After Trey Lance's second NFL start, the San Francisco 49ers can breathe a sigh of relief. The rookie quarterback didn't look like a battle-tested veteran, but he showed clear signs of improvement between the first and second half of Sunday's contest against the Houston Texans.
With that said, head coach Kyle Shanahan should force opponents to prepare for Jimmy Garoppolo and Lance for the remainder of the campaign. While that sounds like an unorthodox plan, the coaching staff has to consider the upside and limitations of its quarterbacks.
Lance has only started in two games. He's not ready to take over the offense in a full-time role this late in the season. However, Shanahan can still use him in a potential win-or-go-home game against the Los Angeles Rams in Week 18.
Shanahan should start Garoppolo if he's healthy enough to play without hurting his team. While Lance's flashes should generate excitement within the fanbase, San Francisco doesn't have a quarterback controversy yet.
Garoppolo missed Sunday's game with a torn UCL and a fractured bone in the thumb of his throwing hand.
Remember, San Francisco has gone 8-6 with Garoppolo under center this season. He has a stronger rapport with tight end George Kittle and wide receivers Deebo Samuel and Brandon Aiyuk. Though the 49ers' ground attack pulls most of the weight on offense, Shanahan needs a savvy passer who can fully utilize his perimeter playmakers.
Nevertheless, Lance earned more snaps with his performance against the Texans. After a shaky first half that included an interception, he settled down and made plays on the move. The first-year signal-caller completed 16 of 23 attempts for 249 yards and threw two touchdown passes in the second half.
Lance had a clear read on his first touchdown pass thanks to Shanahan's clever play design. Fullback Kyle Juszczyk drew attention in the backfield with pre-snap motion and misdirection. Texans defenders moved to their right, and running back Elijah Mitchell leaked out in the opposite direction for an easy reception. Lance led him into open space with a touch pass.
We saw Lance's mobility and arm strength on his second touchdown throw.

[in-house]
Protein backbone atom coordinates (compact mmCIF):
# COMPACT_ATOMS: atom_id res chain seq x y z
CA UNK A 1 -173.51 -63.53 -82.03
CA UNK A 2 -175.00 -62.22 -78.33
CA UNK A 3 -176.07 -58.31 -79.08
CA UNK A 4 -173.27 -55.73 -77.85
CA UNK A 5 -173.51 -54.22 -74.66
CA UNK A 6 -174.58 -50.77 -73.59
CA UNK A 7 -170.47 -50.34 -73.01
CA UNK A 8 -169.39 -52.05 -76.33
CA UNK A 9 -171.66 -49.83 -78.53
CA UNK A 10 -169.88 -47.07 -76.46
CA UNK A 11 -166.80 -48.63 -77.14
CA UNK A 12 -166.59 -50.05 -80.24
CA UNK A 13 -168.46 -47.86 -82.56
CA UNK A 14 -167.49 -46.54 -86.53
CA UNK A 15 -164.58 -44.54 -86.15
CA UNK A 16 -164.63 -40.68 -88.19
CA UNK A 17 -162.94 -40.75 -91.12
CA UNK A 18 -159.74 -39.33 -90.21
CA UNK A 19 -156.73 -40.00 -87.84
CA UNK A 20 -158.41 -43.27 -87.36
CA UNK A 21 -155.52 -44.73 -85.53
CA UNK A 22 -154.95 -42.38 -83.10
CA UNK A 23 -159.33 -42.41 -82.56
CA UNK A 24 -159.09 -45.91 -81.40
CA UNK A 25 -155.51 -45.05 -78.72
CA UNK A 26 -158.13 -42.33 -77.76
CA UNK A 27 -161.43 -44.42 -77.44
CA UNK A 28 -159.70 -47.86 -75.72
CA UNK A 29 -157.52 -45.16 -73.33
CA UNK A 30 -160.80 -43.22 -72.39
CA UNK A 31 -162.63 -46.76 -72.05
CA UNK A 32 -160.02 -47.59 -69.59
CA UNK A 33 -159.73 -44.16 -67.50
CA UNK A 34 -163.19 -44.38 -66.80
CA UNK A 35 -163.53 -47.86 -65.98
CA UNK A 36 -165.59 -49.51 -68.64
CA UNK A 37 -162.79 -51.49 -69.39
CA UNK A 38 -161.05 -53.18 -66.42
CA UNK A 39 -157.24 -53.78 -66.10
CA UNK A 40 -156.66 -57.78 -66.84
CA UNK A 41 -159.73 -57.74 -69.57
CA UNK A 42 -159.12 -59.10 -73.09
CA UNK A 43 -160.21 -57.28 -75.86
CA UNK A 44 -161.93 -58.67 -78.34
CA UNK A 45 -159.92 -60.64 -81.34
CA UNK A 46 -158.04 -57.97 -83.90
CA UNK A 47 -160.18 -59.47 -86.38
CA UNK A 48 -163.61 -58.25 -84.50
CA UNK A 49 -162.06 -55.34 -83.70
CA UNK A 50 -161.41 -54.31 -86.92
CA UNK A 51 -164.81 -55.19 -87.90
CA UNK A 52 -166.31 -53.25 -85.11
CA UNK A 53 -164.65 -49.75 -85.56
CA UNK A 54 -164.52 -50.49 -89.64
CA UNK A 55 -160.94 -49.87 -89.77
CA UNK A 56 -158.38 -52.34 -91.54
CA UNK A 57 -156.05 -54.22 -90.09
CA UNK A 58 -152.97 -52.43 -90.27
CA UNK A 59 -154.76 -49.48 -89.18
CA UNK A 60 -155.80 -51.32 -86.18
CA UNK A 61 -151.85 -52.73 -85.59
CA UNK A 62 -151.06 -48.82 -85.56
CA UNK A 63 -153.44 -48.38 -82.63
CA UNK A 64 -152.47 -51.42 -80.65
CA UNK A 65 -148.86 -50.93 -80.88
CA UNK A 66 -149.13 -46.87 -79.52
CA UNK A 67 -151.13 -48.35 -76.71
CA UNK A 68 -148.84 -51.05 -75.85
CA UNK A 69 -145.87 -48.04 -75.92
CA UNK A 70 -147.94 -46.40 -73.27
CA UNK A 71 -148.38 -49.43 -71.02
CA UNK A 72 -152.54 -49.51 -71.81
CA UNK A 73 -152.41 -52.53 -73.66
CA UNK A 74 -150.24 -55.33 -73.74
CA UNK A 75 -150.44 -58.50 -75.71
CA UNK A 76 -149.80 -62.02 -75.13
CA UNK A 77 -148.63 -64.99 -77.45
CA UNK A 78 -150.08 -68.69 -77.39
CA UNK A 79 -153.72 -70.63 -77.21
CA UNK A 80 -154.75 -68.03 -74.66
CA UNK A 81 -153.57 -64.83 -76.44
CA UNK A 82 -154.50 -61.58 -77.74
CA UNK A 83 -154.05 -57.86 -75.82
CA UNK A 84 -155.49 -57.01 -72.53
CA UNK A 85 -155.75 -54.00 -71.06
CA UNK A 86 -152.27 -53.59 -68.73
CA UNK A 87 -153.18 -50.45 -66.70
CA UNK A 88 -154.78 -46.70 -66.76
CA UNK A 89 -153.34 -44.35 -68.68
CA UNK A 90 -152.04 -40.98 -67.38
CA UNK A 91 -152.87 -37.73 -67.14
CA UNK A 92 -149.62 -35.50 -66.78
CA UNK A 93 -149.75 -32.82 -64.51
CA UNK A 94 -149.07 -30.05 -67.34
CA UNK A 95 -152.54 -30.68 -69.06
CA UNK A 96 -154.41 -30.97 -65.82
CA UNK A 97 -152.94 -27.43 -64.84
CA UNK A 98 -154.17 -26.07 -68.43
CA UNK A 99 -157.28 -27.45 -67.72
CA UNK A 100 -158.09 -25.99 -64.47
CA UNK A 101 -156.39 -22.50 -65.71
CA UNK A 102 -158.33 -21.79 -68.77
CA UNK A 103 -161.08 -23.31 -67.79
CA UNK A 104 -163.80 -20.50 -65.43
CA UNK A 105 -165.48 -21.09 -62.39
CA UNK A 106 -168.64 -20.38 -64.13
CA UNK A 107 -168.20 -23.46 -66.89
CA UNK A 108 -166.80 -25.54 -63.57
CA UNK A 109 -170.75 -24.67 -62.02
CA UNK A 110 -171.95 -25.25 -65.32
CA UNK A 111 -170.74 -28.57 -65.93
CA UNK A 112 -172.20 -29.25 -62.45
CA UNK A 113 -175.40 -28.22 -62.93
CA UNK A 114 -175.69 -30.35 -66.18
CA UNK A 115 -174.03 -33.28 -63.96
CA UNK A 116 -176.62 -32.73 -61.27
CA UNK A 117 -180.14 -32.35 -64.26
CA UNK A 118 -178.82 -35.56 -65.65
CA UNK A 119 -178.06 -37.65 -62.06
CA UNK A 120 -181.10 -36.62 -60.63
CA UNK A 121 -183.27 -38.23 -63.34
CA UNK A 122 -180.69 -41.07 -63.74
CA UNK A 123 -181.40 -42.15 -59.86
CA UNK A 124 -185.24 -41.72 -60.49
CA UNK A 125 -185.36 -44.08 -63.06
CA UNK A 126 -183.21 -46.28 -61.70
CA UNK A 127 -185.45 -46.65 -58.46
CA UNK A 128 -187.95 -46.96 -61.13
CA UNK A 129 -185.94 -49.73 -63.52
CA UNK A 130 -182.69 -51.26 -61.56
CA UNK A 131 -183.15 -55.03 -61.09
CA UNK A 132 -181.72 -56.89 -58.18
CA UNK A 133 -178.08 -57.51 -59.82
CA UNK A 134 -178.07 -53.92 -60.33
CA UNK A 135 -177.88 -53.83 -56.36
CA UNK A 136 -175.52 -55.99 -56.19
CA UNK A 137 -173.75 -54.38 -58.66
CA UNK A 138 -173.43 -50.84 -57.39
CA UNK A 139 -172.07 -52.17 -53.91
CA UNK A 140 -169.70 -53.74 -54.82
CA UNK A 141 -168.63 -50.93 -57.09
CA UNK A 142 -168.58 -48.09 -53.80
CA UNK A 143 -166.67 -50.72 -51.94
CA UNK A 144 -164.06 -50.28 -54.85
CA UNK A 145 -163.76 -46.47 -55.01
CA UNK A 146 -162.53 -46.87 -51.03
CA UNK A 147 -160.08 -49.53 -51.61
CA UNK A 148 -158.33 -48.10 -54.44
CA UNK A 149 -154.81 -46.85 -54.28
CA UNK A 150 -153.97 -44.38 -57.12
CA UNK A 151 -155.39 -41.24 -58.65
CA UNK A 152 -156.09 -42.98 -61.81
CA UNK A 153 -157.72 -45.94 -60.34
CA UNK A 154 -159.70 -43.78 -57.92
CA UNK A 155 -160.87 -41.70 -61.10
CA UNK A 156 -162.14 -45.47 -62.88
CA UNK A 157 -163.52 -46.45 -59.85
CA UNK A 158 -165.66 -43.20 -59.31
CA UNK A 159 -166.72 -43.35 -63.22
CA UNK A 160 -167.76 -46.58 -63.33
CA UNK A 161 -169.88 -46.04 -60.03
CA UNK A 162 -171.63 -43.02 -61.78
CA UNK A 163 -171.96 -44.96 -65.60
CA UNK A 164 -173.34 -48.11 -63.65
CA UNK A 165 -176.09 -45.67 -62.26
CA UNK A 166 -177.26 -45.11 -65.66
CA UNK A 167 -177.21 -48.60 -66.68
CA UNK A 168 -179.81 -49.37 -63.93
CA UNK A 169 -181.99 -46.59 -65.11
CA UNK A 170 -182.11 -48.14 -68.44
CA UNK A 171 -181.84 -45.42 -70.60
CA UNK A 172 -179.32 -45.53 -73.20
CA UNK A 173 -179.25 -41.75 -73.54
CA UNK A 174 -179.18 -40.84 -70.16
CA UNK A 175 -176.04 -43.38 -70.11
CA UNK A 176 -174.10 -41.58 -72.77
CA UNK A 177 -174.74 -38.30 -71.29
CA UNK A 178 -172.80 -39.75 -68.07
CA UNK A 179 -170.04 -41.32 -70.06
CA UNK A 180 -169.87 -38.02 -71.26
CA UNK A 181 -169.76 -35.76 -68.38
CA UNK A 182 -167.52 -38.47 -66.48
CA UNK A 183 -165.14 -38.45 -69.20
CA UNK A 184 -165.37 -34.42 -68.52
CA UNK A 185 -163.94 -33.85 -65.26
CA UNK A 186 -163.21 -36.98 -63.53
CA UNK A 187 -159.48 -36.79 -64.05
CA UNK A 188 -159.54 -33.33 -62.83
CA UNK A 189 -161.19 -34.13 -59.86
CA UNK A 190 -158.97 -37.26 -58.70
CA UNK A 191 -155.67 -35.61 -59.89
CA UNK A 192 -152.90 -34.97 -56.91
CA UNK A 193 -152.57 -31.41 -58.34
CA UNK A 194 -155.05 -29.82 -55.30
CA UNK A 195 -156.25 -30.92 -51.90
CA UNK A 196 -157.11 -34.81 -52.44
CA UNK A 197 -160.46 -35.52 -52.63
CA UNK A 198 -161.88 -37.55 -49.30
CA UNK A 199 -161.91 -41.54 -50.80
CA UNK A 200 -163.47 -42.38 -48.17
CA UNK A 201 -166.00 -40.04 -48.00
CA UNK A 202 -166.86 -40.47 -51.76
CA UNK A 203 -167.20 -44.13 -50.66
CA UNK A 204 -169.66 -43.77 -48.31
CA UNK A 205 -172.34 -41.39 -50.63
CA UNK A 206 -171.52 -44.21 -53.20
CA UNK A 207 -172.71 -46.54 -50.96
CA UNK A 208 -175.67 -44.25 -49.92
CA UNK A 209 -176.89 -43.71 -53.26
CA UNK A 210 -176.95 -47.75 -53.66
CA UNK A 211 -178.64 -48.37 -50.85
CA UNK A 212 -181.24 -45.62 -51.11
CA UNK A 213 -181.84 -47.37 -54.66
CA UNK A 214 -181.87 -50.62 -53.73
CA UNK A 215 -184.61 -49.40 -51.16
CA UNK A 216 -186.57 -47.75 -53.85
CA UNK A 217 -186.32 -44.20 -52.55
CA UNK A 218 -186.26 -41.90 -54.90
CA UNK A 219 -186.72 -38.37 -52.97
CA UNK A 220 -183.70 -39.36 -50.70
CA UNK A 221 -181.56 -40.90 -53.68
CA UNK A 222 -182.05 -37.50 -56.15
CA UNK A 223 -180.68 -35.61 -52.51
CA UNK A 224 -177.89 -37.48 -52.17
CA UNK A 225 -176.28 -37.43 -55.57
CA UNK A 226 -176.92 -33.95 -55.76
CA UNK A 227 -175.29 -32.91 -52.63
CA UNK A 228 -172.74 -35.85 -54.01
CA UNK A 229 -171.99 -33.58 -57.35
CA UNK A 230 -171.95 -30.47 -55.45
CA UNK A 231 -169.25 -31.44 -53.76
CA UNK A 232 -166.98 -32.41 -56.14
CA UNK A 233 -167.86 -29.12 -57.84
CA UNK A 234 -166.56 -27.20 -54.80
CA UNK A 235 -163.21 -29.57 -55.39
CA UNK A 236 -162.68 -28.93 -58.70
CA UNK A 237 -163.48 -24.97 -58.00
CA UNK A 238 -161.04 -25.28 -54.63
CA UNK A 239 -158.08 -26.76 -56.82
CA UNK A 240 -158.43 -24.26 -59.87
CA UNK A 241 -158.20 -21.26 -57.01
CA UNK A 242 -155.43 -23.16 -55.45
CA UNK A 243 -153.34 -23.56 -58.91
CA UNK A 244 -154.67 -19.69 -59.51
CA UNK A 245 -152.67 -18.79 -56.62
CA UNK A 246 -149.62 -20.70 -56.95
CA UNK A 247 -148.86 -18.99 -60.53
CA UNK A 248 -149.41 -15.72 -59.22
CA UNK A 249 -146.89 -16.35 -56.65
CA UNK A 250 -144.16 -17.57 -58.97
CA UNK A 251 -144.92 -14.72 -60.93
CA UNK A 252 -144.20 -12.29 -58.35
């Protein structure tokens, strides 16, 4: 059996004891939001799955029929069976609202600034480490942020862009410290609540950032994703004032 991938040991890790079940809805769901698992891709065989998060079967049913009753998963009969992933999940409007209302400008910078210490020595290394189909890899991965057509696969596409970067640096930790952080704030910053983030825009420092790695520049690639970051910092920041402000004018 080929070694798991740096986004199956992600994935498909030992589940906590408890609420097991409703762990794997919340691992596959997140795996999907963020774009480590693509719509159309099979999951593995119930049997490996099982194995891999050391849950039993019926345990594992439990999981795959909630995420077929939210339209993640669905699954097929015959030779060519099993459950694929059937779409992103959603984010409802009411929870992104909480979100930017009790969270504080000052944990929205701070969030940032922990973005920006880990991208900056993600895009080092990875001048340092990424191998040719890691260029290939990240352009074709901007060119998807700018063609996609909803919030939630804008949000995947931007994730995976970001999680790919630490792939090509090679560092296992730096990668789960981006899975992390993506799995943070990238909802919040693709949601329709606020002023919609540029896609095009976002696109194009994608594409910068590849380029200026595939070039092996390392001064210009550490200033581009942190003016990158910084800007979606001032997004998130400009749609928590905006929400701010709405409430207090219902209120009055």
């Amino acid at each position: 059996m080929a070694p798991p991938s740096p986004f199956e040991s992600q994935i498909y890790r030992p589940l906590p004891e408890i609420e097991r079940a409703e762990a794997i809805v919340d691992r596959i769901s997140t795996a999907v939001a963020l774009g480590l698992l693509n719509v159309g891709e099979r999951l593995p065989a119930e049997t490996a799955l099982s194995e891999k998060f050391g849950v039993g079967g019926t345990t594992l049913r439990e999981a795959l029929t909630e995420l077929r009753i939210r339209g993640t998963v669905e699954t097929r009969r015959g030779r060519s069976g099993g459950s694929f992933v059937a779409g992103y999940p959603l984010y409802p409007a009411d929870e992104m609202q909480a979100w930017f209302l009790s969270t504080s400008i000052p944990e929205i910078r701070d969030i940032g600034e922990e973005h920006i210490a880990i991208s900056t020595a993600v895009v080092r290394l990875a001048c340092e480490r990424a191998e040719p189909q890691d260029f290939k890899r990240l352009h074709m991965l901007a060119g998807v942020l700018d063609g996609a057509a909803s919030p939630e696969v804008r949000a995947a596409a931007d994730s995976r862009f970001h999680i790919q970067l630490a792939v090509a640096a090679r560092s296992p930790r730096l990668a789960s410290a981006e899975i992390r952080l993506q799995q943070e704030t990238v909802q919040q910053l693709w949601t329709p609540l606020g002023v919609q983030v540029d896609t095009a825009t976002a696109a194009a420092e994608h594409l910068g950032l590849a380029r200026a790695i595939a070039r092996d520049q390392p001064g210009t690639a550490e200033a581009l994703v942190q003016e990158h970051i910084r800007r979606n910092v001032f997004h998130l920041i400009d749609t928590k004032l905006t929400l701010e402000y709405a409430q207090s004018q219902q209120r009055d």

Once again, give credit to Shanahan, who used play-action to open up the field. Lance has ample time to roll out to his right, set his feet, square his shoulders and deliver an accurate 45-yard deep ball to Samuel.
In the second half, Lance established a rhythm and clearly outplayed fellow rookie signal-caller Davis Mills, who's performed well in recent weeks. The latter threw for just 163 passing yards, one touchdown and one interception.
Because of Lance's ball-carrying skills and ability to stretch the field, Shanahan can open up the playbook. Opponents would have to account for designed quarterback runs. Furthermore, with him and Samuel or Mitchell in the backfield, the 49ers could use run-pass-option plays to their advantage.
Now that Lance seems more comfortable throwing the ball, defenders cannot assume he will run while taking snaps in a two-quarterback system. The North Dakota State product can test defensive backs over the top with deep shots to Aiyuk, Samuel and Kittle.
Garoppolo isn't the most accurate passer outside the numbers. Couple that with his injury on his throwing hand, and he may struggle to hit receivers in stride. If the veteran signal-caller loses a bit of velocity and some accuracy, Lance may be a better option in certain spots.
Next week, San Francisco will probably try to replicate its physical offensive blueprint from its first meeting with Los Angeles. The 49ers throttled the Rams 31-10, rushing for 156 yards and a touchdown. With that said, Shanahan can implement another wrinkle with Lance, who can test Los Angeles' 21st-ranked pass defense.
Lance isn't polished in the pocket, but he has the physical tools to make every throw on the field. On Sunday, particularly in the final 30 minutes, he added touch when necessary and some zip on his deep throws, which likely garnered the coaching staff's trust.
After the game, Shanahan praised his young quarterback.
Take note of Shanahan talking about Lance's ability to make plays that "weren't there" and his confidence. San Francisco doesn't have to limit him to a simple package near the goal line or in short-yardage situations.
Anyone who cannot see Lance's progression should take a look at his first start in Week 5 against the Arizona Cardinals. He completed 15 of 29 pass attempts for 192 yards and an interception but rushed for 89 yards on 16 carries.
On Sunday, Lance ran the ball just eight times for 31 yards. For the most part, he didn't prematurely leave the pocket and rely on his legs to make big plays. We saw more of his arm talent with efficiency as a passer.
To put the rookie's production into perspective, he beat the Texans, who fielded the 19th-ranked pass defense going into Sunday's games. Cornerback Desmond King II picked him off in the second quarter. The 49ers offense had a slow start and trailed 7-3 heading into the break.
Going against Los Angeles, San Francisco will need to jump off to a quicker start. So long as Garoppolo is healthy enough to play next week, his chemistry with the pass-catching group should help in that regard. Meanwhile, Lance can provide another dimension to the offense with some zone reads and downfield throws that can swing the momentum in a tight game.
Next year, Lance will take over for Garoppolo, but in the meantime, Shanahan can use both of them to spark a playoff run.
Maurice Moton covers the NFL for Bleacher Report. You can follow him on Twitter @MoeMoton.